My first book of March was Girl, Woman, Other by Bernardine Evaristo, which provides moments of insights into the lives and struggles of twelve different people, mostly black British women. Each chapter is told from the perspective of a different narrator and the narratives subtly overlap while still managing to cut across time, geography, age, class and race. Each character is so distinct and has such a unique voice that it’s easy to forget that they’re not real people, let alone that just one author has written all of them. This truly was a special book and an absolute joy to read. I can’t recommend it enough.
Uncanny Valley by Anna Wiener is a memoir recounting Wiener’s time working at tech startups in Silicon Valley and offers insight into the people behind the internet. I would describe this book as funny but not in a ‘ha-ha’ way, more in a ‘I need to laugh so I don’t cry’ kind of way. Wiener’s anecdotes about the callous treatment of startup staff, the sexism and harassment that were engrained in the culture of her workplaces and the total disinterest of tech companies in how their tools are being used so long as they are profitable expose the cynicism and thoughtlessness that exists at the highest levels of the tech industry. While many are aware about the dubious ethics behind some of the world’s biggest tech companies, Wiener’s memoir opens the readers eyes and makes it impossible to look away.
There was a period in which I fell down a rabbit hole and devoured all three books of Leigh Bardugo’s dark fantasy Shadow and Bone trilogy over the course of one delightful week. The Shadow and Bone trilogy follows the orphaned and insignificant Alina Starkov as she discovers that she has unprecedented magical powers that have lain dormant for most of her life and mark her out as one of the most powerful of the grisha, magical soldiers who serve in the army of the fictional country of Ravka. Over the course of three books Alina must master her powers and save her country from (literally) being consumed by darkness. This series has magic, pirates, all manner of magical beasts and epic battles between good and evil while still dealing with the pressure and anxiety associated with having heroism thrust upon you. I literally do not know what else you could want in a fantasy series.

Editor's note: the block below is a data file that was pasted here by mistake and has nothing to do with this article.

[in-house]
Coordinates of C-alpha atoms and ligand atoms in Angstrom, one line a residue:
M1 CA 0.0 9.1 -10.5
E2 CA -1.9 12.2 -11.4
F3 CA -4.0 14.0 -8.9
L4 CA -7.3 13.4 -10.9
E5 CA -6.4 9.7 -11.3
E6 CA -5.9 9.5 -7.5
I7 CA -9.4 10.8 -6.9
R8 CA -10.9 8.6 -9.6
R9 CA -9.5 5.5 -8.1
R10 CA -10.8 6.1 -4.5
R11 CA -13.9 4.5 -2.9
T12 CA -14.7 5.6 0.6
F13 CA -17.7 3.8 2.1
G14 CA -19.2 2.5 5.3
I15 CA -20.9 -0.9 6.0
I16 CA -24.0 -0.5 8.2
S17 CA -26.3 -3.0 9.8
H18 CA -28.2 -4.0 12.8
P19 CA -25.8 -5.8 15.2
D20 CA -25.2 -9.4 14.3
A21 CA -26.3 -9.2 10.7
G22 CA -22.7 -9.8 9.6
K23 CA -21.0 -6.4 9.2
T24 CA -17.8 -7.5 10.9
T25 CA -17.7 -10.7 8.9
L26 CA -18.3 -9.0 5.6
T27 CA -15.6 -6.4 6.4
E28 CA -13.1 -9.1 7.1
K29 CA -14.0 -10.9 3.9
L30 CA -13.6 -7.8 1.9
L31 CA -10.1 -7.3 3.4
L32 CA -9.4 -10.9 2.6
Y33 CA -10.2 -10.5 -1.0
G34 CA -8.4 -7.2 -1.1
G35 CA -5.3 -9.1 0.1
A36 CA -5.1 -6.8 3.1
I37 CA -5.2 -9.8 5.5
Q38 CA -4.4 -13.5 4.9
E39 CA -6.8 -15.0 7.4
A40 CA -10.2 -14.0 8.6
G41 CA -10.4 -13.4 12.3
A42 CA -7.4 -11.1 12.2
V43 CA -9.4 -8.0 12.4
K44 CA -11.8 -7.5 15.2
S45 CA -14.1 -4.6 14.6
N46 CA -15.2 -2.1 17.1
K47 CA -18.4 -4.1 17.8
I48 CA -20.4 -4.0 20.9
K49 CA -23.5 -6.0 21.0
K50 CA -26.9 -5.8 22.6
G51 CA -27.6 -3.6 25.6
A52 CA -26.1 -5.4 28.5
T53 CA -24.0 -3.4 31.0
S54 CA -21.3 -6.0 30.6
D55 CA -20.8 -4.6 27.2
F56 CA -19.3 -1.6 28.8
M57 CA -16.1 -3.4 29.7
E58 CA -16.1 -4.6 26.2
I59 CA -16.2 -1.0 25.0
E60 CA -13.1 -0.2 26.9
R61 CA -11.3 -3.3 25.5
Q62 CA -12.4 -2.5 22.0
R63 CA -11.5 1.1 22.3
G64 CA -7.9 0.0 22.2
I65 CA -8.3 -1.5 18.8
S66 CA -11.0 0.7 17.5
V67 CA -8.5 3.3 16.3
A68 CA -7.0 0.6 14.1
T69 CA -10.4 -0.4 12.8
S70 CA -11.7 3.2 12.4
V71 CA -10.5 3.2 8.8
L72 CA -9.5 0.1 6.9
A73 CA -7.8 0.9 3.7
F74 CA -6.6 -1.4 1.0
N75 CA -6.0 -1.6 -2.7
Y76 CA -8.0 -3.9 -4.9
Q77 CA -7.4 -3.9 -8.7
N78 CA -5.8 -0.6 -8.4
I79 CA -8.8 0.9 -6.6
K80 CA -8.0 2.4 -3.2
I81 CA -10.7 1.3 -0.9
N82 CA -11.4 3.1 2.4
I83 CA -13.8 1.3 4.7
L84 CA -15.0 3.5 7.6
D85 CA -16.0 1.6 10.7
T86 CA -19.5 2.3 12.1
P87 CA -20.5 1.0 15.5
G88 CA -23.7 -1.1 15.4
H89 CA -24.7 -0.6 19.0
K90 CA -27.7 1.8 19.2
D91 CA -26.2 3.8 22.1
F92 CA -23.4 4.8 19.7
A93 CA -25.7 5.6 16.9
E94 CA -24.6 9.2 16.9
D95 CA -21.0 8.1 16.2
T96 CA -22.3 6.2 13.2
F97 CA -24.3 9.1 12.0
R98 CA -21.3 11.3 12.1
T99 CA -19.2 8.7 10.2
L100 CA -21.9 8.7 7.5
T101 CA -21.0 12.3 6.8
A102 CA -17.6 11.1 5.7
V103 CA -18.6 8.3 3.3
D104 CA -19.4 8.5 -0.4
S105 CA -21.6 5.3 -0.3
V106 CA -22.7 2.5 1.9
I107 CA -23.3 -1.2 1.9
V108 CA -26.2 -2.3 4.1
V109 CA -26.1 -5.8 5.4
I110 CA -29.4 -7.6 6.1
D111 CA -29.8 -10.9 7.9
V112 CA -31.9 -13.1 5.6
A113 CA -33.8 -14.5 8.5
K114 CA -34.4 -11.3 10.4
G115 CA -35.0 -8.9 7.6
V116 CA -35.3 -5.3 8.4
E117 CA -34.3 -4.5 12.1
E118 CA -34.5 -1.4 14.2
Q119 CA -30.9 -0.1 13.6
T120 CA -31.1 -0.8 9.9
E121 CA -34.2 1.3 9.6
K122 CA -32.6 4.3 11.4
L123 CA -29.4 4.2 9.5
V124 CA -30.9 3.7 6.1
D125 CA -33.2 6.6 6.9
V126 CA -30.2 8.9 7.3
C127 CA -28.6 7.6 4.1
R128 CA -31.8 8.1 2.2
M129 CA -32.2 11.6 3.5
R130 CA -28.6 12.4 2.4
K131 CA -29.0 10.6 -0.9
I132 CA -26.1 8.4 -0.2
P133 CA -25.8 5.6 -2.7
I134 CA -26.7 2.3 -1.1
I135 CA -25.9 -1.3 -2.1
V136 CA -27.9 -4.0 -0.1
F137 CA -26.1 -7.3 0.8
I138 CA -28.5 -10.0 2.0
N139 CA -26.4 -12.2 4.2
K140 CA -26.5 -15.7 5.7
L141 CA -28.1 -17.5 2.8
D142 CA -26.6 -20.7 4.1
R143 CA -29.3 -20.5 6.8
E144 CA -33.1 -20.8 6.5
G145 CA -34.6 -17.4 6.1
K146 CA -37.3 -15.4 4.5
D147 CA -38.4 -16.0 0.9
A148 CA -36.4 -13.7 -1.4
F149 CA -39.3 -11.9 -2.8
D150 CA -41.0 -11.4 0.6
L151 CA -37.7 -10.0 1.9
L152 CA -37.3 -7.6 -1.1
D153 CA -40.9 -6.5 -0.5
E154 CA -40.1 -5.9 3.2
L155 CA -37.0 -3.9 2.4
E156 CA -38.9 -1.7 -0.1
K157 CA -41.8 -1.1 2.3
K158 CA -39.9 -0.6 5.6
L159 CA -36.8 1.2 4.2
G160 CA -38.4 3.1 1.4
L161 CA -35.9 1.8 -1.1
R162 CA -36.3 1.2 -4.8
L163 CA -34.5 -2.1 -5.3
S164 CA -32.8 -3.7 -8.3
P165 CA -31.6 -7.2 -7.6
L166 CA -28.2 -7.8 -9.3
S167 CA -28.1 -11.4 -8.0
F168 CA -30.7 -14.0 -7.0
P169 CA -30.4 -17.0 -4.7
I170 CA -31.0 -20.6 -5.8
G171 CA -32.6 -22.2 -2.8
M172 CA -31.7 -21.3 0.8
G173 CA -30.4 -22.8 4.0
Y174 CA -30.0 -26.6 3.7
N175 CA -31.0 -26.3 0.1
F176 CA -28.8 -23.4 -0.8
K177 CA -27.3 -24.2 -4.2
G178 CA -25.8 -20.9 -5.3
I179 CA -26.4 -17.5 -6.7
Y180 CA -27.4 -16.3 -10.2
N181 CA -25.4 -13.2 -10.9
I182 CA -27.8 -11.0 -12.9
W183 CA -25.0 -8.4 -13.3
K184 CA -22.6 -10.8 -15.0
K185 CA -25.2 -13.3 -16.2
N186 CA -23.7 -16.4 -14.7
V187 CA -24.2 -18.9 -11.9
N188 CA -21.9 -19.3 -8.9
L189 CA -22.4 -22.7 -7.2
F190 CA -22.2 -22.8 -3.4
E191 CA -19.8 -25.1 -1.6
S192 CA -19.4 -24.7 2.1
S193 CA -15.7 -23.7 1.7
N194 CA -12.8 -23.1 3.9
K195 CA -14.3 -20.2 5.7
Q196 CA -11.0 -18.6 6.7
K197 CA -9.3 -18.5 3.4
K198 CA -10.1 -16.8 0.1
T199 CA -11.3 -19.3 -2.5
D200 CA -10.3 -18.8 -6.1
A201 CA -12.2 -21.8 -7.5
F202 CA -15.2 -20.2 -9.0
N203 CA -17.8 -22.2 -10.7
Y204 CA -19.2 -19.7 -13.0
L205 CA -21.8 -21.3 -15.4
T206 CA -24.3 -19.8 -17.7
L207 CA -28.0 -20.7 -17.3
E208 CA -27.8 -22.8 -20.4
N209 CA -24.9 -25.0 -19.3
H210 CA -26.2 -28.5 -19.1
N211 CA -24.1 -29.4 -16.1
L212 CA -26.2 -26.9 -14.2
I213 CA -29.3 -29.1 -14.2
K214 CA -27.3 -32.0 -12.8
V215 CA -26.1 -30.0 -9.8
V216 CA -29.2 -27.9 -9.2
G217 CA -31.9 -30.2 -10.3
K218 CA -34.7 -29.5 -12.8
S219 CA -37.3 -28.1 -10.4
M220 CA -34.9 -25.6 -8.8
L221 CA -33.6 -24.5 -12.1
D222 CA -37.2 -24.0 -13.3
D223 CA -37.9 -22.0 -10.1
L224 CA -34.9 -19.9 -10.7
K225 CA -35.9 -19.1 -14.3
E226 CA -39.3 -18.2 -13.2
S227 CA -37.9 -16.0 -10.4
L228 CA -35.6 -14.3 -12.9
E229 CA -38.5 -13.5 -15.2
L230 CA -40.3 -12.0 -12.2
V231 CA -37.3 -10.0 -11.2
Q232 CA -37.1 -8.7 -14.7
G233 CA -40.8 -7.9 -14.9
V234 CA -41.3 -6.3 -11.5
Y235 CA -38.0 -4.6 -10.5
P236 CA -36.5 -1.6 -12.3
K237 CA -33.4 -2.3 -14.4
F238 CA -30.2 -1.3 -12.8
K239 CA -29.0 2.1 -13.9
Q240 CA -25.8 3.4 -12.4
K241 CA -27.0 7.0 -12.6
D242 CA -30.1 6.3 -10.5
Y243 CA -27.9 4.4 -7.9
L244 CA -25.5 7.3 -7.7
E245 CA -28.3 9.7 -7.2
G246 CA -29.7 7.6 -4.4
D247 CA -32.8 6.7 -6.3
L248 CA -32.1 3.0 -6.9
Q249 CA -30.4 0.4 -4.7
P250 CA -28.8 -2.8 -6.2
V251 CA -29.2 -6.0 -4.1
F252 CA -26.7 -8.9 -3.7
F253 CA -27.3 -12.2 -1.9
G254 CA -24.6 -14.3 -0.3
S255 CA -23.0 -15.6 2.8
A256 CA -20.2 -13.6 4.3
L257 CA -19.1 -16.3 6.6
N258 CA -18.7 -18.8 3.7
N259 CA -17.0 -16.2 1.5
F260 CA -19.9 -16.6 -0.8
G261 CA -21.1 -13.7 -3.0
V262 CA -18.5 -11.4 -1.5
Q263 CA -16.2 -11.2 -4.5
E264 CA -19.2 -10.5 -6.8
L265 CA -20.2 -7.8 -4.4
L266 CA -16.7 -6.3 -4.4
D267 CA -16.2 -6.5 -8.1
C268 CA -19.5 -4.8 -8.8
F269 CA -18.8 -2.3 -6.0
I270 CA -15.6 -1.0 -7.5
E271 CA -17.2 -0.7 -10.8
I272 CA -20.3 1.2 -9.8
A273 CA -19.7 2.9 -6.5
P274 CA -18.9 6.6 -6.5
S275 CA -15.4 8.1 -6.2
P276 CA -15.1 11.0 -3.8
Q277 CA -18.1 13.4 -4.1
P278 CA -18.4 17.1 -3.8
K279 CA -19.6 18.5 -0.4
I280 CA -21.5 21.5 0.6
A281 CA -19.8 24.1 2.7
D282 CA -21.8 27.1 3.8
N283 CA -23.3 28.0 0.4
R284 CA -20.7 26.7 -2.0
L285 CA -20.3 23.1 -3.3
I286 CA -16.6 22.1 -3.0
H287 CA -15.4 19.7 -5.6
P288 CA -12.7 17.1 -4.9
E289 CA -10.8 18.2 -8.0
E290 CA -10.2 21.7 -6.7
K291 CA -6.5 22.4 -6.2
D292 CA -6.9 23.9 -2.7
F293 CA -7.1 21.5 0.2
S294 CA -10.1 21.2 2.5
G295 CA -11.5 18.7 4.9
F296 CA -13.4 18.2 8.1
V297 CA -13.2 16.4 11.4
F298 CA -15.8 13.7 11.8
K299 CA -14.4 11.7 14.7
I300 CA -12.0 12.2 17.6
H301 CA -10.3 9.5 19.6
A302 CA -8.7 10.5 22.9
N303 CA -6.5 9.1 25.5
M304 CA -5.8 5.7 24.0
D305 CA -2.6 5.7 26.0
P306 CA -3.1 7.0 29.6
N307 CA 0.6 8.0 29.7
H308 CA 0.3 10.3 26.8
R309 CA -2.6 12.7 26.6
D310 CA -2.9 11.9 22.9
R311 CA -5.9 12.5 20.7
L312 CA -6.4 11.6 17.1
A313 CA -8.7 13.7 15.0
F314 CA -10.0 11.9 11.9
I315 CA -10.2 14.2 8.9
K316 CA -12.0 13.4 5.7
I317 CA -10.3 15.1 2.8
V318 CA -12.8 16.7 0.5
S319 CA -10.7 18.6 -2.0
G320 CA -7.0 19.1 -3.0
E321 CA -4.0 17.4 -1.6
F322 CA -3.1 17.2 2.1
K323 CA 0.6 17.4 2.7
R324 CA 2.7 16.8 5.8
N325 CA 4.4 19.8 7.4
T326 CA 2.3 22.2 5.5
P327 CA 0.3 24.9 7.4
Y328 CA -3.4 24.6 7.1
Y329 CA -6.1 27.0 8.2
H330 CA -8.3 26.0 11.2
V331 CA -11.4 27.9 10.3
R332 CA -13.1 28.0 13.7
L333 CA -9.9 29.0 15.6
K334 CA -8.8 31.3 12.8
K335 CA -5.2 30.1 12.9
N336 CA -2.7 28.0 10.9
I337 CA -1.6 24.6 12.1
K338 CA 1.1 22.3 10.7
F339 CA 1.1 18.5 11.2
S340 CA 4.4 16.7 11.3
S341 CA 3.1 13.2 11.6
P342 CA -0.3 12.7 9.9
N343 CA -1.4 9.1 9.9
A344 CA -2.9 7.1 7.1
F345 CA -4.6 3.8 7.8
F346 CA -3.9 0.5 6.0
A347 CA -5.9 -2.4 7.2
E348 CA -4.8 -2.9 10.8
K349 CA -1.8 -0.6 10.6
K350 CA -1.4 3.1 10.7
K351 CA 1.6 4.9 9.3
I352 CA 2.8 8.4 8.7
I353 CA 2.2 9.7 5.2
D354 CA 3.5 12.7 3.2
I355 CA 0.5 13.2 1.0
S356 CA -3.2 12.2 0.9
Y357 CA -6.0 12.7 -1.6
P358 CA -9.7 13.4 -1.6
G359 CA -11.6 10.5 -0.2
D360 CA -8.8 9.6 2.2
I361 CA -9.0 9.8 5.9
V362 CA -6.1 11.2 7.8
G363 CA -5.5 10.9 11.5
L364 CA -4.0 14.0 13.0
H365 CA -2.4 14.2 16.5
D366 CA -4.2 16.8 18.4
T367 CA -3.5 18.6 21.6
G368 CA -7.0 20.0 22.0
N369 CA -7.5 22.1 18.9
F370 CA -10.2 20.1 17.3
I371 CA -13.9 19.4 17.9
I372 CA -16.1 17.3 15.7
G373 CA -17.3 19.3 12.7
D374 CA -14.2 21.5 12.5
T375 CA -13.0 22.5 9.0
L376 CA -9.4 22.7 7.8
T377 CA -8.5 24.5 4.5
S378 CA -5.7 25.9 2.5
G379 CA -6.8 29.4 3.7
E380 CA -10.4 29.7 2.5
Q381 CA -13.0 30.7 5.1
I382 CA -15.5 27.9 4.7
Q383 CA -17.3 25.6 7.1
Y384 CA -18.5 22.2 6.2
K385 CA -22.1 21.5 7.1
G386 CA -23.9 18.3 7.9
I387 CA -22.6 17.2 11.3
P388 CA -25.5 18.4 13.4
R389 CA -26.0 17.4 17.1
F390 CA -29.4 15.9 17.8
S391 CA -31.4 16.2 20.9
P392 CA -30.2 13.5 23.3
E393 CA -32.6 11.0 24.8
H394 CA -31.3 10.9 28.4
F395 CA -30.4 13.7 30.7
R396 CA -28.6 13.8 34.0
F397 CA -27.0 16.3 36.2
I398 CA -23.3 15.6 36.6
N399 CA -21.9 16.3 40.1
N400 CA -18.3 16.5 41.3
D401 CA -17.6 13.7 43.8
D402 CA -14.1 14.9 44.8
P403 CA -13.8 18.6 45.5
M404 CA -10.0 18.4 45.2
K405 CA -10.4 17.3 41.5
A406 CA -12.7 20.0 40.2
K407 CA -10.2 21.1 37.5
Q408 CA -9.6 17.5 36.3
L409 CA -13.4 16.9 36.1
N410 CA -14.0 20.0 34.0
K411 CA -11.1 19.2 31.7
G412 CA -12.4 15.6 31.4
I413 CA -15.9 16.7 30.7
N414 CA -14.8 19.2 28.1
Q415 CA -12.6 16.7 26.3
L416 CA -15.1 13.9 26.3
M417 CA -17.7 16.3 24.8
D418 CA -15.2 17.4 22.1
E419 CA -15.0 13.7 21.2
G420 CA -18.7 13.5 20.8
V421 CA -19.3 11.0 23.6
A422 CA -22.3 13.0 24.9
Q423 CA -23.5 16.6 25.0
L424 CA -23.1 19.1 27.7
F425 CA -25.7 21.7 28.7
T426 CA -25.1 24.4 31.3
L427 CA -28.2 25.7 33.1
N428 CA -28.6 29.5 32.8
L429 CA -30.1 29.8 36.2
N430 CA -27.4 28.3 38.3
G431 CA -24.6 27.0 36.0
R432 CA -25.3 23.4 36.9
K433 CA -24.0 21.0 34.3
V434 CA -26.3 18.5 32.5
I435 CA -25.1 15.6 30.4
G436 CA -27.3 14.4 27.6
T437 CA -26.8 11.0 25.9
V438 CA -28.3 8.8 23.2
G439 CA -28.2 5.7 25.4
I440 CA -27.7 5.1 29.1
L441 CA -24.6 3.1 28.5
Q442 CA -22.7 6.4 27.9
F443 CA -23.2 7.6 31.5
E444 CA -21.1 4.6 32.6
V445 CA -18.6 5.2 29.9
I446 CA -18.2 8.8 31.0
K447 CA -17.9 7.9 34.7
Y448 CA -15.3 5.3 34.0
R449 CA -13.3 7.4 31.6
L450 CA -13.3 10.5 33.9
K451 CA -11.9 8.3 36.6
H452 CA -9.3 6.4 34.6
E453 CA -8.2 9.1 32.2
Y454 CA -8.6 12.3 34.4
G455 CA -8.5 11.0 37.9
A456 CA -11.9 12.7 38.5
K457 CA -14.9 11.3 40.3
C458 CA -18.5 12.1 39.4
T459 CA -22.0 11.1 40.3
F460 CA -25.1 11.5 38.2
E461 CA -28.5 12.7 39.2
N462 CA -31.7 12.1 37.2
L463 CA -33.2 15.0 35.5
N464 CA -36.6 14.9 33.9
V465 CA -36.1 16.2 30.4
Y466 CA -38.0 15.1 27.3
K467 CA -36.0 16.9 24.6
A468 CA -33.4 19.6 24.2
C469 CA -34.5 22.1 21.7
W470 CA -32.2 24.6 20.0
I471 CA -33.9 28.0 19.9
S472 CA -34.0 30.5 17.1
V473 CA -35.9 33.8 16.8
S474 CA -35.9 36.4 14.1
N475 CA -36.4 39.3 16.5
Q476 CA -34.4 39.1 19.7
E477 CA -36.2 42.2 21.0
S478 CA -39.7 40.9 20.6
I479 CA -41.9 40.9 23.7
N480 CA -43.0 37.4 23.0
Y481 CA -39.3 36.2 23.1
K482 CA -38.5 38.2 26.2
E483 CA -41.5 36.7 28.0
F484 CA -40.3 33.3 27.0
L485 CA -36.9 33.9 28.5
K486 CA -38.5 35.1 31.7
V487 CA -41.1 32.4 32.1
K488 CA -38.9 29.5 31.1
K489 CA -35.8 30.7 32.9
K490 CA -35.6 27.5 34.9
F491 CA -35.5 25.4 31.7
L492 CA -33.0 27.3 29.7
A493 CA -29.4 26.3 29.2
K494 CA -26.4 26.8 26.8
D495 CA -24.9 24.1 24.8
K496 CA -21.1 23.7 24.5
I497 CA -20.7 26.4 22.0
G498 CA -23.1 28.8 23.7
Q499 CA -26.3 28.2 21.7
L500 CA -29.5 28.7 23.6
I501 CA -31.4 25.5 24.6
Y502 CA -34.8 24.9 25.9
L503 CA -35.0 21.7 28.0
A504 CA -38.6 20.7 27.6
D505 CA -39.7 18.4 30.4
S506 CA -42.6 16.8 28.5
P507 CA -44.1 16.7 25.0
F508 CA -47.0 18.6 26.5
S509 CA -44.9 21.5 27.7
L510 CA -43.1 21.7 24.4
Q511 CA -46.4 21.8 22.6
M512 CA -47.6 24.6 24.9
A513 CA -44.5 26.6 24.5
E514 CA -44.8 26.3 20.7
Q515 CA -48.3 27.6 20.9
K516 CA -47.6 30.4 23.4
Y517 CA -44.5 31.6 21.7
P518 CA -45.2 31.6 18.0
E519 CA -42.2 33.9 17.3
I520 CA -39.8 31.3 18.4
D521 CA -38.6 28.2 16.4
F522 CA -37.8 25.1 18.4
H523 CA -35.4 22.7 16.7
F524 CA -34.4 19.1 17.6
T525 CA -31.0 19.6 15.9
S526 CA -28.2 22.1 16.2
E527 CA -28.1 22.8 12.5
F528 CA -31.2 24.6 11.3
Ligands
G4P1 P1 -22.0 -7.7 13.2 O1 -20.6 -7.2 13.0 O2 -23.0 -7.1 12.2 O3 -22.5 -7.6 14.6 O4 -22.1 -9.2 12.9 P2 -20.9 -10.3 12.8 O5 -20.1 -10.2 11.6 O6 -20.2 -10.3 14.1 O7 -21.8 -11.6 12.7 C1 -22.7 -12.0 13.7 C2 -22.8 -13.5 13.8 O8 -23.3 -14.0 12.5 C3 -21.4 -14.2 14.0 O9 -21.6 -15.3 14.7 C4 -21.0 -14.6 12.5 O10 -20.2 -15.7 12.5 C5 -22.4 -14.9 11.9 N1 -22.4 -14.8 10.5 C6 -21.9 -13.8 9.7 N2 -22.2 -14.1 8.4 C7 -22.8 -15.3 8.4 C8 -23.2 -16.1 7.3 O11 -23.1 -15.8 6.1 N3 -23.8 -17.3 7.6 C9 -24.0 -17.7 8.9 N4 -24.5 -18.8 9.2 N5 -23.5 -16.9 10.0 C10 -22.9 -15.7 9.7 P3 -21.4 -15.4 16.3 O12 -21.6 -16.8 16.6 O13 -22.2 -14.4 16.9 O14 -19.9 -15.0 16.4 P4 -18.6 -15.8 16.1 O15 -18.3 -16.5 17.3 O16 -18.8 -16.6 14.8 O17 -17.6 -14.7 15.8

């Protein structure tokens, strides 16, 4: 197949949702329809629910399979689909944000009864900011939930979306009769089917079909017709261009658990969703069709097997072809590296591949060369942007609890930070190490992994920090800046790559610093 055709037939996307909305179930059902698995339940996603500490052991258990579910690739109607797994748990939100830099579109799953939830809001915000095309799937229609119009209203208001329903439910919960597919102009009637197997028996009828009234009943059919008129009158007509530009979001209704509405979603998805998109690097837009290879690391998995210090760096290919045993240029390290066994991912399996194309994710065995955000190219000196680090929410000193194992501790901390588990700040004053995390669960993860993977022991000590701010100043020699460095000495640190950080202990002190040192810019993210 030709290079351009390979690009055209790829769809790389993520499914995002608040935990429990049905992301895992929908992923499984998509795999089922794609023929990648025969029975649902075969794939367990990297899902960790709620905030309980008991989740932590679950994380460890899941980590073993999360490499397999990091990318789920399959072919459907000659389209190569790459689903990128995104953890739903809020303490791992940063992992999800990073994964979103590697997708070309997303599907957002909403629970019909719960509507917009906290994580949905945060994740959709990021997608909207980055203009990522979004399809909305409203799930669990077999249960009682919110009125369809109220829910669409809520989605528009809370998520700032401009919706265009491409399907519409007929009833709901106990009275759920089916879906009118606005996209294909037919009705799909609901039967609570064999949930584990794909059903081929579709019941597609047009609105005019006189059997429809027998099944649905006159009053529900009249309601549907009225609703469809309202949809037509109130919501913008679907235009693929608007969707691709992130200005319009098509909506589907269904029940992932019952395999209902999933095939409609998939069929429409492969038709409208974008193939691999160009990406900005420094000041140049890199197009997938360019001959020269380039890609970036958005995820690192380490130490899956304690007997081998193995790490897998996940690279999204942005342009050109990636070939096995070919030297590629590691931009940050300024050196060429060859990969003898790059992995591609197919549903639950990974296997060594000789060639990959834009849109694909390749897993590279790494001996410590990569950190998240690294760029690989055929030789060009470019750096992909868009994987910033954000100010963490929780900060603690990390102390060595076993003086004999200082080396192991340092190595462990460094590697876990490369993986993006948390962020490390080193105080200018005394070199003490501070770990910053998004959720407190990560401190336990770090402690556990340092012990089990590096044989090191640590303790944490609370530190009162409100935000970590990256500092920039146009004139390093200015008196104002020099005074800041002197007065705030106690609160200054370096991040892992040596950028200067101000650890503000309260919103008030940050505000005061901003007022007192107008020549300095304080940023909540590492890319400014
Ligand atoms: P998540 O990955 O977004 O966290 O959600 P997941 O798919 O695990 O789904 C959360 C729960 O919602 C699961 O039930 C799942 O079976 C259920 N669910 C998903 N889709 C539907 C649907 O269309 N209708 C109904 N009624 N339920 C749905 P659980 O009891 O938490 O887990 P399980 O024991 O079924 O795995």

This month my book club chose to read Station Eleven by Emily St. John Mandel, not realising it was about a pandemic that wiped out 99% of the human population. So yeah, it felt a little on the nose. While I don’t necessarily recommend reading this book right this second (the descriptions of the pandemic spreading through a city are anxiety inducing enough without the current atmosphere), this is a beautiful ode to the resilience of the humanity and the constant search for meaning through art and culture. Once I got over the heartbreaking sections on the pandemic, I found this to be a hopeful read that reminded me that all of that is best about humanity can’t be killed by a disease, no matter how deadly or contagious.